Friday, June 22, 2012

Deploying Flex mobile apps on a iOS device: the easy way

On the last Devoxx conference I heard about using Flex for mobile apps. This week I finally made some time to look into it and build my first app with Flex. It has been 5 years since I developed with Flex, so it took a bit of time to get into it again, but still I'm amazed with the speed with which you can develop an app. Last year I've build 2 iPhone app in iOS. With Flex developping is just as fast, but at the same time you also get an Android and BlackBerry version of your app.

I'm amazed that all Adobe and Flex Mobile on iOS documentation talk about deploying the Flex app using iTunes while there is a way which is so much easier. In stead of iTunes, which requires syncing, use Apple's iPhone Configuration Utility (available for Mac and Win). It's weird you have to install a music library to deploy application, right?

To build the app, follow the Adobe guidelines to prepare to build, debug and deploy an iOS application. When you have you IPA file in the bin-debug folder...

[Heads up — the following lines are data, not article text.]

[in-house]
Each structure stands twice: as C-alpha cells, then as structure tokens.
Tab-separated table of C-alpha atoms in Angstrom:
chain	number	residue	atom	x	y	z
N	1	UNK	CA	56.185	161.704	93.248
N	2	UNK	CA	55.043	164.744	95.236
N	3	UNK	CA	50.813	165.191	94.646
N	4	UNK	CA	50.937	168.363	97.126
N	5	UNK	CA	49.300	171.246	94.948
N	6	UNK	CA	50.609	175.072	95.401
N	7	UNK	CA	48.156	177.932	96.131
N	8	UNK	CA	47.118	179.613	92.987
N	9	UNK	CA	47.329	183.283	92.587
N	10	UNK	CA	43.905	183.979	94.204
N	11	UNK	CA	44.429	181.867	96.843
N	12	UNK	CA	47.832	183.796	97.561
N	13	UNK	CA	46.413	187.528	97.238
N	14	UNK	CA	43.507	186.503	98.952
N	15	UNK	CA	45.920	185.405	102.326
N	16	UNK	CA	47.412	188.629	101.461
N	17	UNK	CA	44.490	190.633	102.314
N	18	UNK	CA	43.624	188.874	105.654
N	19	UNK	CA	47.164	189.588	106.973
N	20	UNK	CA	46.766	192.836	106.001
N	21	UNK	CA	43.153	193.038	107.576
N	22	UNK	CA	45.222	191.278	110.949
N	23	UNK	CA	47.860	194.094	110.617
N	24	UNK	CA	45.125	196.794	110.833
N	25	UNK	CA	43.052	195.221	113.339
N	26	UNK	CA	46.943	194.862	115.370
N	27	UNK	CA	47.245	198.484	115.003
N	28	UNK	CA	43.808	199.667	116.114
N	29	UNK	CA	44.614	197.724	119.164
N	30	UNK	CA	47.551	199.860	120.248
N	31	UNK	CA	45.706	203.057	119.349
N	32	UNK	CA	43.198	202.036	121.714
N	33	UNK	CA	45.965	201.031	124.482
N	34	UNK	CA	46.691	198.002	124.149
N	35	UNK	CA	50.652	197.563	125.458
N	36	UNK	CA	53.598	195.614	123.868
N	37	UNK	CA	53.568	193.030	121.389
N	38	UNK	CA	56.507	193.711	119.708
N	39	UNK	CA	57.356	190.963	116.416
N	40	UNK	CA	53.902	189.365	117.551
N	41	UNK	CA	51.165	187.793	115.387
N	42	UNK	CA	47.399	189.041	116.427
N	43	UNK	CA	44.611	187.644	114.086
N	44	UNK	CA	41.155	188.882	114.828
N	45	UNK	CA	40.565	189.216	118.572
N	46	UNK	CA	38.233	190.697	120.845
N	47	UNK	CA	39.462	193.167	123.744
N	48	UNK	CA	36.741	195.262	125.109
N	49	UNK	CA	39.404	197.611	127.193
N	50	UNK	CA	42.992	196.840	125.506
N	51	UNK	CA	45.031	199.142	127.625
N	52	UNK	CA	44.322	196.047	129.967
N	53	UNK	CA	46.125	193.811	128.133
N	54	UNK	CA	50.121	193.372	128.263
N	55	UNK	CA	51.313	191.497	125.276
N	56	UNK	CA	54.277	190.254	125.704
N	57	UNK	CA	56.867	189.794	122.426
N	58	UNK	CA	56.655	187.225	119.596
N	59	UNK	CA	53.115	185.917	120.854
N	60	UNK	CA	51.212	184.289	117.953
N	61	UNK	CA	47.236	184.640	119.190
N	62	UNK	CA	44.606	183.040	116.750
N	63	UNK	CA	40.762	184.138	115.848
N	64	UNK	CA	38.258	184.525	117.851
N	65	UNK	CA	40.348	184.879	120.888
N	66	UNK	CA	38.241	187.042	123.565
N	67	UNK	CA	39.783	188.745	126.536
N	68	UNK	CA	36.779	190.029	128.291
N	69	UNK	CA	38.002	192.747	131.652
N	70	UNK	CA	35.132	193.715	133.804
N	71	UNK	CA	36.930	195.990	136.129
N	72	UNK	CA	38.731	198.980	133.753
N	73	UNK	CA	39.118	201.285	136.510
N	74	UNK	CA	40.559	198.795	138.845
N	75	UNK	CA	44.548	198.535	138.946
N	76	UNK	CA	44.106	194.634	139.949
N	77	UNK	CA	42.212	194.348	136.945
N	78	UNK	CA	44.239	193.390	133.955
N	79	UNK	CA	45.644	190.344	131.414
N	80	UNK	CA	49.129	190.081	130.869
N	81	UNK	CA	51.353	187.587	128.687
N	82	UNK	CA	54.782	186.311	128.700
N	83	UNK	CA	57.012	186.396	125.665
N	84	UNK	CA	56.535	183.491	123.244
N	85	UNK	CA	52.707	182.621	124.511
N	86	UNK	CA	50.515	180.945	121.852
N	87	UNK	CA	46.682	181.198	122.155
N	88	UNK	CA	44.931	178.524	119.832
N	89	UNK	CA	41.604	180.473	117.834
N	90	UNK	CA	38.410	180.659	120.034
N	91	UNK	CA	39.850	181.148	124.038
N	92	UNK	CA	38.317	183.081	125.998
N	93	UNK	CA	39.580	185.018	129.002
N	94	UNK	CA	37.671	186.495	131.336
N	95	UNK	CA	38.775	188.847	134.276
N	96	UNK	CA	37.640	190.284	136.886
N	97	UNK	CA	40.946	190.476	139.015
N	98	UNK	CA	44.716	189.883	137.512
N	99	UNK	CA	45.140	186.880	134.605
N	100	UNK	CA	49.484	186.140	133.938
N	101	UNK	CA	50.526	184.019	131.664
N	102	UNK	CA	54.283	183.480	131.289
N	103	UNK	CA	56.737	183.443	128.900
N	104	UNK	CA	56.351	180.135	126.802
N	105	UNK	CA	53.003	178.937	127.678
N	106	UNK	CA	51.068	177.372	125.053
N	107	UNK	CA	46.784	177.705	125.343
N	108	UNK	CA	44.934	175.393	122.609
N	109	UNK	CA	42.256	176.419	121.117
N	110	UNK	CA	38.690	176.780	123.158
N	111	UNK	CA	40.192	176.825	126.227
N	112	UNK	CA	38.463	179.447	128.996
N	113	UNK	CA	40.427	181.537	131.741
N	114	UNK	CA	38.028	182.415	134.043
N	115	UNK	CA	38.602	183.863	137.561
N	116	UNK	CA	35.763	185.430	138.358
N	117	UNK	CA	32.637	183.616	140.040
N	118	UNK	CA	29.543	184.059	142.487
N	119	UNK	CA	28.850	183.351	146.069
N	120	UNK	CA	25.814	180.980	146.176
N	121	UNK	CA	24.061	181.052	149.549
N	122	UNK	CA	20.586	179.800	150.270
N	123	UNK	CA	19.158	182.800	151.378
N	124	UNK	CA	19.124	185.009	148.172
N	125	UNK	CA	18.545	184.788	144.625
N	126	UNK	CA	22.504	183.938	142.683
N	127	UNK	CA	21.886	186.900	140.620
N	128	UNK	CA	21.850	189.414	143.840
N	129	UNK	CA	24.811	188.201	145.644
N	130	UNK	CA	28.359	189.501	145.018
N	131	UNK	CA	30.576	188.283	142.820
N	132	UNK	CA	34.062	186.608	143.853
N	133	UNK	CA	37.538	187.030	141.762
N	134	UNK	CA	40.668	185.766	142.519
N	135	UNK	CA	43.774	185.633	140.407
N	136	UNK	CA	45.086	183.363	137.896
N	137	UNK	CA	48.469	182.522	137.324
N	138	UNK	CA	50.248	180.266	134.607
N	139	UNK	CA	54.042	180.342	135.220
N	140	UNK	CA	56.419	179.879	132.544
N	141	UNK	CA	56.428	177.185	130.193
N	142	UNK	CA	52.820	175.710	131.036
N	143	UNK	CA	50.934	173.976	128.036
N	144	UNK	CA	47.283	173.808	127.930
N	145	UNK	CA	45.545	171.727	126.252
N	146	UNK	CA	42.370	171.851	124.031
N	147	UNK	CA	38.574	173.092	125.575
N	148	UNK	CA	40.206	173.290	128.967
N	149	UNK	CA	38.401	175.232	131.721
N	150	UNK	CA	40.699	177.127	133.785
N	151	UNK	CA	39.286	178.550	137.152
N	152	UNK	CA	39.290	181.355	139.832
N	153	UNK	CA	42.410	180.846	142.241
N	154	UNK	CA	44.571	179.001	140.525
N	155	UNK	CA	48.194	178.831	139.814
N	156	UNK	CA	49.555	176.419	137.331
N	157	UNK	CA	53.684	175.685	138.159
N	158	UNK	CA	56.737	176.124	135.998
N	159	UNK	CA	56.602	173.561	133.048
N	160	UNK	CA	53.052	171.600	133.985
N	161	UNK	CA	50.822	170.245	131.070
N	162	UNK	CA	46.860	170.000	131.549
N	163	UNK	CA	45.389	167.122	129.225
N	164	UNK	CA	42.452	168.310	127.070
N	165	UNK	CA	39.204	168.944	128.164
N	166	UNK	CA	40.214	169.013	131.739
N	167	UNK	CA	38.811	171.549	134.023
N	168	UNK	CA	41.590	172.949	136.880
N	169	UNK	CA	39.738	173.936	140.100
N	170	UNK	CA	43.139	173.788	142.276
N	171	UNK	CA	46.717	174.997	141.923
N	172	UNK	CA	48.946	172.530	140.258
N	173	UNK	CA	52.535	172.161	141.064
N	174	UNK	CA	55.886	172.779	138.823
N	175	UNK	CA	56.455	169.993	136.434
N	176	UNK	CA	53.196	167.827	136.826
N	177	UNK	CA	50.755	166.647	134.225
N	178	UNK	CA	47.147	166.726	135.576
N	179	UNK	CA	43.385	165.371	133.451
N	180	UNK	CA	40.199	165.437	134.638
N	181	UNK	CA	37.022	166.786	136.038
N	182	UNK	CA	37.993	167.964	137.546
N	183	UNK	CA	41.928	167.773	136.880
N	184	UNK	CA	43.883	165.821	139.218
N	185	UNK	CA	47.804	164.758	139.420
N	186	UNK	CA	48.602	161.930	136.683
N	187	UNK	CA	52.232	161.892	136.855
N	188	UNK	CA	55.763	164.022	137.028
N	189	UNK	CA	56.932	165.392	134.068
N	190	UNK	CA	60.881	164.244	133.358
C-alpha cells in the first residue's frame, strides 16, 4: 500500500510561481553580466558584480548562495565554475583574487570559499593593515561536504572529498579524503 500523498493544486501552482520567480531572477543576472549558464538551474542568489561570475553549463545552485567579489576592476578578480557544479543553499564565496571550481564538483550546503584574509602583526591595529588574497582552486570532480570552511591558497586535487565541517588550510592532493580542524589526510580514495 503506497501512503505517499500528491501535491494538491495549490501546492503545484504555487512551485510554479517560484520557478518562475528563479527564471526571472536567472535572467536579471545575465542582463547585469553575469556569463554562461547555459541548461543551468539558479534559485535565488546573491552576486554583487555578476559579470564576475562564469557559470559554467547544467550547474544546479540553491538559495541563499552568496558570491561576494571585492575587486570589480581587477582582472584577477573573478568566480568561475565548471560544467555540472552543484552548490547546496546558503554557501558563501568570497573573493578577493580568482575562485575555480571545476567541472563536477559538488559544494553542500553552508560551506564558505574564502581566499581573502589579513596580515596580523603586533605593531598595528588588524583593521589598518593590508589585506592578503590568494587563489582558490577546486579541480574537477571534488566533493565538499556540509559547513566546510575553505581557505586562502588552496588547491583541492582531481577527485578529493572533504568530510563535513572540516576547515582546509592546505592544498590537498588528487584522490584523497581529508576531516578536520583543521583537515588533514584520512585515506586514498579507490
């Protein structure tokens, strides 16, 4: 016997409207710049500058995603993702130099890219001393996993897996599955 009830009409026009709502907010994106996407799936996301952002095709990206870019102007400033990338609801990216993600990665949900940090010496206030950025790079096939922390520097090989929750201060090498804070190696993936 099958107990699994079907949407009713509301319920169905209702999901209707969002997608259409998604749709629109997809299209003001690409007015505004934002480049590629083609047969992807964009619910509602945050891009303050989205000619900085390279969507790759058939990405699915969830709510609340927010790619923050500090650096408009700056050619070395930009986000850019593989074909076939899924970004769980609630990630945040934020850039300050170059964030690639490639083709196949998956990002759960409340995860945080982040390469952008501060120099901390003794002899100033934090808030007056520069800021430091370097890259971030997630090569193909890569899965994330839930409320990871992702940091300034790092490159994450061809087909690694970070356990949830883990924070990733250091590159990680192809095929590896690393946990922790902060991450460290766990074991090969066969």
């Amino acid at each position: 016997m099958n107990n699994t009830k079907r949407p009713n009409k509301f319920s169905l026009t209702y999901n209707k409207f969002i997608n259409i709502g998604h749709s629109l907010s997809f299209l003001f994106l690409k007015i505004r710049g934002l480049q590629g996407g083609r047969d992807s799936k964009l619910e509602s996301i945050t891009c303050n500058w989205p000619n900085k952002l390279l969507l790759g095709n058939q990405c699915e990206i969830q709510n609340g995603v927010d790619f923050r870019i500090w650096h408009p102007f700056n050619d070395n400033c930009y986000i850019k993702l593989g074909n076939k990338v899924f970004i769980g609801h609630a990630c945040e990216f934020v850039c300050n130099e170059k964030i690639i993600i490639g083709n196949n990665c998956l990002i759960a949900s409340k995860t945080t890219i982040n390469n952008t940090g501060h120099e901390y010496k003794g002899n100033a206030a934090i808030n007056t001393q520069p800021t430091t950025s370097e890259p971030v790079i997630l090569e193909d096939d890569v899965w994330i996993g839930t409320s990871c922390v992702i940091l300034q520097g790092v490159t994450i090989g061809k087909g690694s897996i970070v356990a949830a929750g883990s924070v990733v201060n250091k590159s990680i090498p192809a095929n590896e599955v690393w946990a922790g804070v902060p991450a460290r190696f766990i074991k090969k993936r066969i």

1. Connection your Apple iOS device to your development computer.

2. Launch iPhone Configuration Utility.

Note: You can also use iPhone Configuration Utility to find the Unique Device Identifier (UDID) of your iOS device. No need to use or install iTunes for anything.

3. If you haven't deployed the mobile provisioning profile to your phone yet:
  1. Either drag and drop your provisioning profile into the utility or utility icon in the dock, or click Provisioning Profiles and then Add (left top) to select your profile.